Randy’s wasn’t a place you wanted to visit. Instead, it was a place where everyone could have their say.
Directed by Mark James, Studio 17: The Lost Reggae Tapes chronicles the journey of Clive Chin, a man determined to rescue a long-lost treasure trove of reggae from oblivion. Having opened the doors on Randy’s, a record store in Kingston, Jamaica, the Chin family inspired countless musicians to record and distribute their music, giving rise to the music we now know as reggae.
Focusing its lens on the impact of Randy’s recording studio in Kingston, Jamaica, Studio 17 chronicles the birth of a sound which gave voice to a nation during a turbulent era. Similar to the environments of Motown or Staxx, Randy’s was so much more than a record store. By emphasizing the impact that this location had on the community, James also highlights the incredible legacy that it has had on the entire culture. For instance, Studio 17 reveals that Randy’s was more than just a record store or a recording studio. It was a place of congregation and community. Because of its location and open doors to all who enter, Randy’s became a space where anyone could make their music and feel supported. (In fact, Randy’s even offered the opportunity to artists to have their music sold if recorded in their studio, providing an instant outlet for these undiscovered artists.)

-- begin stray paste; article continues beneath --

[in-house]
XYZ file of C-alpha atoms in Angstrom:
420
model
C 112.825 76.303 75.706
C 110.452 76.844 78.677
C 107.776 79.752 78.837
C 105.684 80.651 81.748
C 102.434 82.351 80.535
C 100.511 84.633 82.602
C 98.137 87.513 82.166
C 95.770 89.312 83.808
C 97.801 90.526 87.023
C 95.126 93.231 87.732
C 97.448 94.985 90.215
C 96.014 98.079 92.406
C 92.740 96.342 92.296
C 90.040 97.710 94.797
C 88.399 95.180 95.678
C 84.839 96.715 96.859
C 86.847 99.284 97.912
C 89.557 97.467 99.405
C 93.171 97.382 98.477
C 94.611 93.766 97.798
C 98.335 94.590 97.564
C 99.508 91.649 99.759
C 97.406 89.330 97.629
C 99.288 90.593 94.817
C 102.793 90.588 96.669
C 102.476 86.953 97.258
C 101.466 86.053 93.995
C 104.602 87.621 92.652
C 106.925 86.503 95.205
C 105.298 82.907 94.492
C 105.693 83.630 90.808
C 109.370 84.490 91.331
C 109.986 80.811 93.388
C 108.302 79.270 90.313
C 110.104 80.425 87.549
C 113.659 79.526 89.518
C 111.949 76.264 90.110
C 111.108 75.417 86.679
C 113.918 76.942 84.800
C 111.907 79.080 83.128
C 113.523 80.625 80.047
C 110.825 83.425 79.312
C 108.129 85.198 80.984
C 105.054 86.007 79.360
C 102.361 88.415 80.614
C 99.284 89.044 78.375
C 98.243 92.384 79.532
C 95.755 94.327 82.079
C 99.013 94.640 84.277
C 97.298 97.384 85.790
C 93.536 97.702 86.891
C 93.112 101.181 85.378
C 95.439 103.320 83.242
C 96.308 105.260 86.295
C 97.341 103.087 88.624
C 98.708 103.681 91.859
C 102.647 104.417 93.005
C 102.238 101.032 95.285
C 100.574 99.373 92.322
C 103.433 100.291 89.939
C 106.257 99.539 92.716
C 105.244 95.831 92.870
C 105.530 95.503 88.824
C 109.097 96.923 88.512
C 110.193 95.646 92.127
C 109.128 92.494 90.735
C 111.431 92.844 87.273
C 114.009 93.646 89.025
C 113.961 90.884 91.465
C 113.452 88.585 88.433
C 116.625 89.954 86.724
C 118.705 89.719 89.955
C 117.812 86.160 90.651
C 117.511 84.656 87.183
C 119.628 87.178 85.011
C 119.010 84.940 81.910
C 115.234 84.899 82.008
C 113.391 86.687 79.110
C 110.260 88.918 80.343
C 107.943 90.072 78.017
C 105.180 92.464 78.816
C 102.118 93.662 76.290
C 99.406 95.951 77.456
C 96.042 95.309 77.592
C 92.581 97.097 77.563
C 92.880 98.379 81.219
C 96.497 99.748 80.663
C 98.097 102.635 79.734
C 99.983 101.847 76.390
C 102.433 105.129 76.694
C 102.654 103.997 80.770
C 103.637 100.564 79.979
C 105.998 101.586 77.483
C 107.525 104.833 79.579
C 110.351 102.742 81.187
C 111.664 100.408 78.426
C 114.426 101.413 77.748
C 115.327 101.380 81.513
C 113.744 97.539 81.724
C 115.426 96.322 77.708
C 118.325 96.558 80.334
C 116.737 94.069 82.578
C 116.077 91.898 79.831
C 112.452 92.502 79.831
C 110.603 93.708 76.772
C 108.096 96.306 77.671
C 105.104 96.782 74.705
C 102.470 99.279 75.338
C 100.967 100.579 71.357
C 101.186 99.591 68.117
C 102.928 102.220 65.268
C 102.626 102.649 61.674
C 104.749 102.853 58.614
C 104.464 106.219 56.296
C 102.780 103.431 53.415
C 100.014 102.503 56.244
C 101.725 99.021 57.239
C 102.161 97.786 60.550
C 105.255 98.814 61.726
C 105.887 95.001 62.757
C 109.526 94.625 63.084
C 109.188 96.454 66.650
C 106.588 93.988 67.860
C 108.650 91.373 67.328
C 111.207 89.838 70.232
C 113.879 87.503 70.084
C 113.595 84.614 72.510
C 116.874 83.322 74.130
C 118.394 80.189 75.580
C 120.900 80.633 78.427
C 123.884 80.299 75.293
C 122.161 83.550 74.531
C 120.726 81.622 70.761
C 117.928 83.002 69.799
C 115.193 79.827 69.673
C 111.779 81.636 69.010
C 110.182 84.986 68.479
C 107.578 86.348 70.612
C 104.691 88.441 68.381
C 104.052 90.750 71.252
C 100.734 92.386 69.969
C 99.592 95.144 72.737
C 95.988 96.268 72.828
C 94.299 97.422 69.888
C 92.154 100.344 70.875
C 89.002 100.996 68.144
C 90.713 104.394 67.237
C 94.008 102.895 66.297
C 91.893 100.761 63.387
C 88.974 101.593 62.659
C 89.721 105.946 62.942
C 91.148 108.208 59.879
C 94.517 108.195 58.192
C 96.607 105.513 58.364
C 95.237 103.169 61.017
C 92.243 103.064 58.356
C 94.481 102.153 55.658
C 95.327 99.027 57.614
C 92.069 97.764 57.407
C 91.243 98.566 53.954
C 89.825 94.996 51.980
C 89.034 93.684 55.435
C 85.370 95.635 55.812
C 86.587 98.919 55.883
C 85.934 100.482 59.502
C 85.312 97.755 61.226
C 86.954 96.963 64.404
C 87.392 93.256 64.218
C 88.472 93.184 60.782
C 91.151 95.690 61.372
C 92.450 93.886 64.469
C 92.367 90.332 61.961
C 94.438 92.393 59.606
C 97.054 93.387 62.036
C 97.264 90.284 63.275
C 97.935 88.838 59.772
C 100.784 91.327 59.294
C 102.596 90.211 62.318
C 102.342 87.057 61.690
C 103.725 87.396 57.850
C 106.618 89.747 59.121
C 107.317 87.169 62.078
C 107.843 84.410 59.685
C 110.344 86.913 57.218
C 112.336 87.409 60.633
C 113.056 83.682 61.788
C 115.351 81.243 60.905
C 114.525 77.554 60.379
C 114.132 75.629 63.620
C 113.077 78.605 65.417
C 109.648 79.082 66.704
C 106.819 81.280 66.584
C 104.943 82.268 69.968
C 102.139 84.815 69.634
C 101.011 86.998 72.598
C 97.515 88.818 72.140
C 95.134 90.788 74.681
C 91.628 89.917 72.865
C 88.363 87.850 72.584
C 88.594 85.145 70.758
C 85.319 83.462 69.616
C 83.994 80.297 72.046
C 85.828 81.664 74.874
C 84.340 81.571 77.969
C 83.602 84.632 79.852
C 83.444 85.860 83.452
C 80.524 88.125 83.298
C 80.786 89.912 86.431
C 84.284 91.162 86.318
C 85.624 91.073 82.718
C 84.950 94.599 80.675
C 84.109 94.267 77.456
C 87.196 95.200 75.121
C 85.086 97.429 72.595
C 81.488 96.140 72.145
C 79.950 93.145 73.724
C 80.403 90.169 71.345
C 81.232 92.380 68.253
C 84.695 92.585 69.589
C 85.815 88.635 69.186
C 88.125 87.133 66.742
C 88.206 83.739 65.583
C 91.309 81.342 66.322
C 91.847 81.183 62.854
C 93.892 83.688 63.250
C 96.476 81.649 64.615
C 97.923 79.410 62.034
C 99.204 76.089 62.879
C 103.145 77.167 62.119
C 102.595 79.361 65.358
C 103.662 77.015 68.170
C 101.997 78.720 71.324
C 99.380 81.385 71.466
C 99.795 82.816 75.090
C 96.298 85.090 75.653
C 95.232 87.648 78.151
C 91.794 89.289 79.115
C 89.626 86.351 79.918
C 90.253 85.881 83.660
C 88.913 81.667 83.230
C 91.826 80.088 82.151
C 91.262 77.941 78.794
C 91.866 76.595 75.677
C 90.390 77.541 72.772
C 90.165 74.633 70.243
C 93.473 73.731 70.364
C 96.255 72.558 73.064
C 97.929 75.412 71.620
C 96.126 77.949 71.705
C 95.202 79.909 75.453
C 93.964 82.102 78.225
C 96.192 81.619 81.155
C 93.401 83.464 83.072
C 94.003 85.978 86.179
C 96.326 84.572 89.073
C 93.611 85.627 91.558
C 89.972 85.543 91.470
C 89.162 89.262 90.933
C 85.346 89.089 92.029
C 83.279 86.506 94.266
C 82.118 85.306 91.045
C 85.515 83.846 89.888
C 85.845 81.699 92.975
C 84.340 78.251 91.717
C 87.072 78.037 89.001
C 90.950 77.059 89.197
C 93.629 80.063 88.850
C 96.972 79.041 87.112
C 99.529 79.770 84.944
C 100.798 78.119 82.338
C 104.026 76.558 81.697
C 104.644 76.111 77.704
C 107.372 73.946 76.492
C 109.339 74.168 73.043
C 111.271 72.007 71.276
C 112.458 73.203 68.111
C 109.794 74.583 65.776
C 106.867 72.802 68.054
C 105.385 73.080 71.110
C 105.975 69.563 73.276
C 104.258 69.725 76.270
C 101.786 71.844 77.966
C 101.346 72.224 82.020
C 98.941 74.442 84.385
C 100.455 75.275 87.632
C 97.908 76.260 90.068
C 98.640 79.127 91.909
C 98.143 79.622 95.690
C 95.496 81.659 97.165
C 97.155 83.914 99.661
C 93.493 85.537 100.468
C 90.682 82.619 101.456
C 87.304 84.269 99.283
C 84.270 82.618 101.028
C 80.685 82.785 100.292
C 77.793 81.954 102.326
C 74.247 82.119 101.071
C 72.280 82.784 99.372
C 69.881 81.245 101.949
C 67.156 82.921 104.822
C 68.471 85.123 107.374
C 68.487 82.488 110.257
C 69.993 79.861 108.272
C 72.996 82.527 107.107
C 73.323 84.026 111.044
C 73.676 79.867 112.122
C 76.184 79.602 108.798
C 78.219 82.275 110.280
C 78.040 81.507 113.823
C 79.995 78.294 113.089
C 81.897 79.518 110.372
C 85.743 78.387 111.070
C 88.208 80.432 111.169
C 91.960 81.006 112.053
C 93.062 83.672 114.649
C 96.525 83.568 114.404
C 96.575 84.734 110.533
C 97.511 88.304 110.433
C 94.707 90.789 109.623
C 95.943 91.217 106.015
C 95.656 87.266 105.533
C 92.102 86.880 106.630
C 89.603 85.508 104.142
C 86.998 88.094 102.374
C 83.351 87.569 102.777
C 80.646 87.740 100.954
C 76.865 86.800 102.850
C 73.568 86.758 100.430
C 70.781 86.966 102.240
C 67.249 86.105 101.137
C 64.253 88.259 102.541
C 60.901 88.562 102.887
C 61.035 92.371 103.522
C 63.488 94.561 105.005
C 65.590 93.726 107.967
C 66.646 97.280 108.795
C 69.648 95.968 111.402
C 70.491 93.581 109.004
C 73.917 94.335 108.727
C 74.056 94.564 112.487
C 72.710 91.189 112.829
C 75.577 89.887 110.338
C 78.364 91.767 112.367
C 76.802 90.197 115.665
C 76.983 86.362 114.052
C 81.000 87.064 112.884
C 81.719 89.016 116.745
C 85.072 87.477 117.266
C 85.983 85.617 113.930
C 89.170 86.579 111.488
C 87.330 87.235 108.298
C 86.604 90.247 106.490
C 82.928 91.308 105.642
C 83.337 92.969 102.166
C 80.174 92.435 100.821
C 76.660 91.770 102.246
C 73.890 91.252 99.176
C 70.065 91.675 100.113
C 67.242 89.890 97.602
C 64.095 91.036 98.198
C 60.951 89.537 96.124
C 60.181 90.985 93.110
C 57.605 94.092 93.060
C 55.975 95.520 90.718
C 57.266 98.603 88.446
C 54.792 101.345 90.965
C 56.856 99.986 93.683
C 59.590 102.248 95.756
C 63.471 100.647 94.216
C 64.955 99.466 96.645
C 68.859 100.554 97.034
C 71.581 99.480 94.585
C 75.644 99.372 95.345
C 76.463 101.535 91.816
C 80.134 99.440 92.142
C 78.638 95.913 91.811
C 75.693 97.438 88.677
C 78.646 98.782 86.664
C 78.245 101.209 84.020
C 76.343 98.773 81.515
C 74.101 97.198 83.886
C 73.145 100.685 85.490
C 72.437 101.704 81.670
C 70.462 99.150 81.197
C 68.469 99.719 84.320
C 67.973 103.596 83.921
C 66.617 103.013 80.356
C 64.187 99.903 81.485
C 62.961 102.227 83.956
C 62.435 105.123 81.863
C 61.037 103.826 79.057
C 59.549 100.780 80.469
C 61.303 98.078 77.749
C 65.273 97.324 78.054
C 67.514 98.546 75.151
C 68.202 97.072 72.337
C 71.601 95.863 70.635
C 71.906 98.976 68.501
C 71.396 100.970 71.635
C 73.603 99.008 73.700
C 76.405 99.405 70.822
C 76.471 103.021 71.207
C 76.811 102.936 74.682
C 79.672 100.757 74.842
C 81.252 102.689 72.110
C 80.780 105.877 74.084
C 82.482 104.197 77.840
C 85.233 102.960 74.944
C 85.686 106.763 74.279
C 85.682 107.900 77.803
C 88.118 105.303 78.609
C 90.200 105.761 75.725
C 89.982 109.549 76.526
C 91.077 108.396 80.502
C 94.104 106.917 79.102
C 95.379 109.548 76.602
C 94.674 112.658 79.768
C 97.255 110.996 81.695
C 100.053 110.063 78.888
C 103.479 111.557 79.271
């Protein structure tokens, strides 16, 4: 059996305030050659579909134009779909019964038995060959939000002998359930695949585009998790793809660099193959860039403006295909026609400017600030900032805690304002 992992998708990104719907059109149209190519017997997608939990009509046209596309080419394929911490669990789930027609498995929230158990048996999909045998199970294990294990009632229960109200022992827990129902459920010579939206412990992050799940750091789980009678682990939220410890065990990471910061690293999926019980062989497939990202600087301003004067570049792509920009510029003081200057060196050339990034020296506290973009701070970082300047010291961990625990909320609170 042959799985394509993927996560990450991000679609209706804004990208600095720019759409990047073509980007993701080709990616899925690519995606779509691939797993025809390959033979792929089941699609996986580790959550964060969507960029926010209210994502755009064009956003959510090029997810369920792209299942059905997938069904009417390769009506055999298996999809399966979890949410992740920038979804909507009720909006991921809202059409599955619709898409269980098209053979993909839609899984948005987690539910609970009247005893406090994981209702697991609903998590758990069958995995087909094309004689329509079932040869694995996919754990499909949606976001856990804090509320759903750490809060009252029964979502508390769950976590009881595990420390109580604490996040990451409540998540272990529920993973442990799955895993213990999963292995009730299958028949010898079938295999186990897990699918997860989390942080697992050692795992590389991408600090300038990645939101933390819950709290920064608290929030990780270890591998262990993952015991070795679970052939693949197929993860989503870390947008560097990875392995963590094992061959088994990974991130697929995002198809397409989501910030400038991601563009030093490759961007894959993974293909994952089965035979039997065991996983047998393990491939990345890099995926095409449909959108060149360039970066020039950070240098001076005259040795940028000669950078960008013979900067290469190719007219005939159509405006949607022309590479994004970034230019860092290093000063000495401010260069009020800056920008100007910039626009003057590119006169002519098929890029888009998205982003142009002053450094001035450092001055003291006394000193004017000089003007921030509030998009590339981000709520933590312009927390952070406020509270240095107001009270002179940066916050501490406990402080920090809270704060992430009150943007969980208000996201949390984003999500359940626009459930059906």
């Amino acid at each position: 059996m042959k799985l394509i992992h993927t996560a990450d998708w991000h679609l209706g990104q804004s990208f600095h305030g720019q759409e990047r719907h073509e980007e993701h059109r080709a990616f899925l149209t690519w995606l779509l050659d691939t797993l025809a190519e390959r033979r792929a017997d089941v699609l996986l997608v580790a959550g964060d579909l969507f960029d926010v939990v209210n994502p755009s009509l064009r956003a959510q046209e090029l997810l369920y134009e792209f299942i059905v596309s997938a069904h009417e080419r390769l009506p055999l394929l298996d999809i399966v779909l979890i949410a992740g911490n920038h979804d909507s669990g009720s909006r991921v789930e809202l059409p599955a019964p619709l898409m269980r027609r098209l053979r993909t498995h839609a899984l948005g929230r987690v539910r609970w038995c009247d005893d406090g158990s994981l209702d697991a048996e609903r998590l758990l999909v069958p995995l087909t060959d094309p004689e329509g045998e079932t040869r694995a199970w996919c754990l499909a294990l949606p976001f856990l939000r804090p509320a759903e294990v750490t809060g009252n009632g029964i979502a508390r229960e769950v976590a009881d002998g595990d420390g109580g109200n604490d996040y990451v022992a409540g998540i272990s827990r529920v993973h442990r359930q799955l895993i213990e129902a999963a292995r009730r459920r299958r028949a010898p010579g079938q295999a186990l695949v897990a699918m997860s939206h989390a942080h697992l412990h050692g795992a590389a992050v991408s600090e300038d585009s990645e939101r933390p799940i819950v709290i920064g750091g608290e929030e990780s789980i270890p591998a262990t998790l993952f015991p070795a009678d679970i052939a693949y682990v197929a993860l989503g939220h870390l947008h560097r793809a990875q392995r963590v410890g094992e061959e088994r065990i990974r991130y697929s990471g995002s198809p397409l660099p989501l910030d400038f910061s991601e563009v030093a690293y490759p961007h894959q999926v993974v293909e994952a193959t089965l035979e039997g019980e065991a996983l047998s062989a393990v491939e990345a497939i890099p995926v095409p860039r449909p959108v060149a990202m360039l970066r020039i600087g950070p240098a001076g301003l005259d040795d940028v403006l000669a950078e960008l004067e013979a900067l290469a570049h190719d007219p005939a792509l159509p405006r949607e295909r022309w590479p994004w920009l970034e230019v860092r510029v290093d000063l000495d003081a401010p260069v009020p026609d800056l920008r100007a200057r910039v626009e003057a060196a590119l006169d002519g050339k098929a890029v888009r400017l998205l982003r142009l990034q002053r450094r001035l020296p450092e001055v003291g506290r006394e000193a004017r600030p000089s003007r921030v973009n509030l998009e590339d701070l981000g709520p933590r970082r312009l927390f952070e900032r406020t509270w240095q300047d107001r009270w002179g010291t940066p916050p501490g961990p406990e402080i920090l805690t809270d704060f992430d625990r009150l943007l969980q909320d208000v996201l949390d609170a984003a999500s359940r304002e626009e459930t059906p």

Of course, the real star of Studio 17 is the music itself. Including many songs which have never been released from iconic artists such as this Peter Tosh, Carl Malcolm and many more, James understands that the music is what best tells the story and allows it to speak for itself. In this way, Studio 17 does a wonderful job of highlighting the impact that this sort of space created, especially in a political environment. With each beat and tempo, one can actually track the changes in style and substance to the music as it connects to the political upheaval taking place around them. As such, the legacy of Randy’s extends far beyond a few hot tracks. Studio 17 atop Randy’s Records was a place of hope and empowerment. Whether it’s changing attitudes towards Jamaican independence or the impact of Hollywood, reggae gave voice to the people during a time of revolution.
It’s also worth noting that, although it focusses on the music, Studio 17 is also very much the story of one family and the legacy that they have left behind. Through the use of their facility, the Chin family helped give voice to a generation of musicians and music lovers. Feeling that it was his responsibility to recover the tapes in honour of his fallen son, Clive Chin may have restored a piece of his family’s story, but he has also done more than rescue some valuable tracks.
He’s recovered part of history. And a piece of the nation’s soul.
With style and substance, Studio 17: The Lost Reggae Tapes is as much an important documentation of history as the music itself. Using his camera as an eye into the past, James weaves a story that details the incredible impact that music can have on culture and the world. By opening its doors to the masses, Randy’s allowed anyone who was passionate about speaking their voice to have the opportunity to do so.
Studio 17: The Lost Reggae Tapes is touring theatres across Canada now.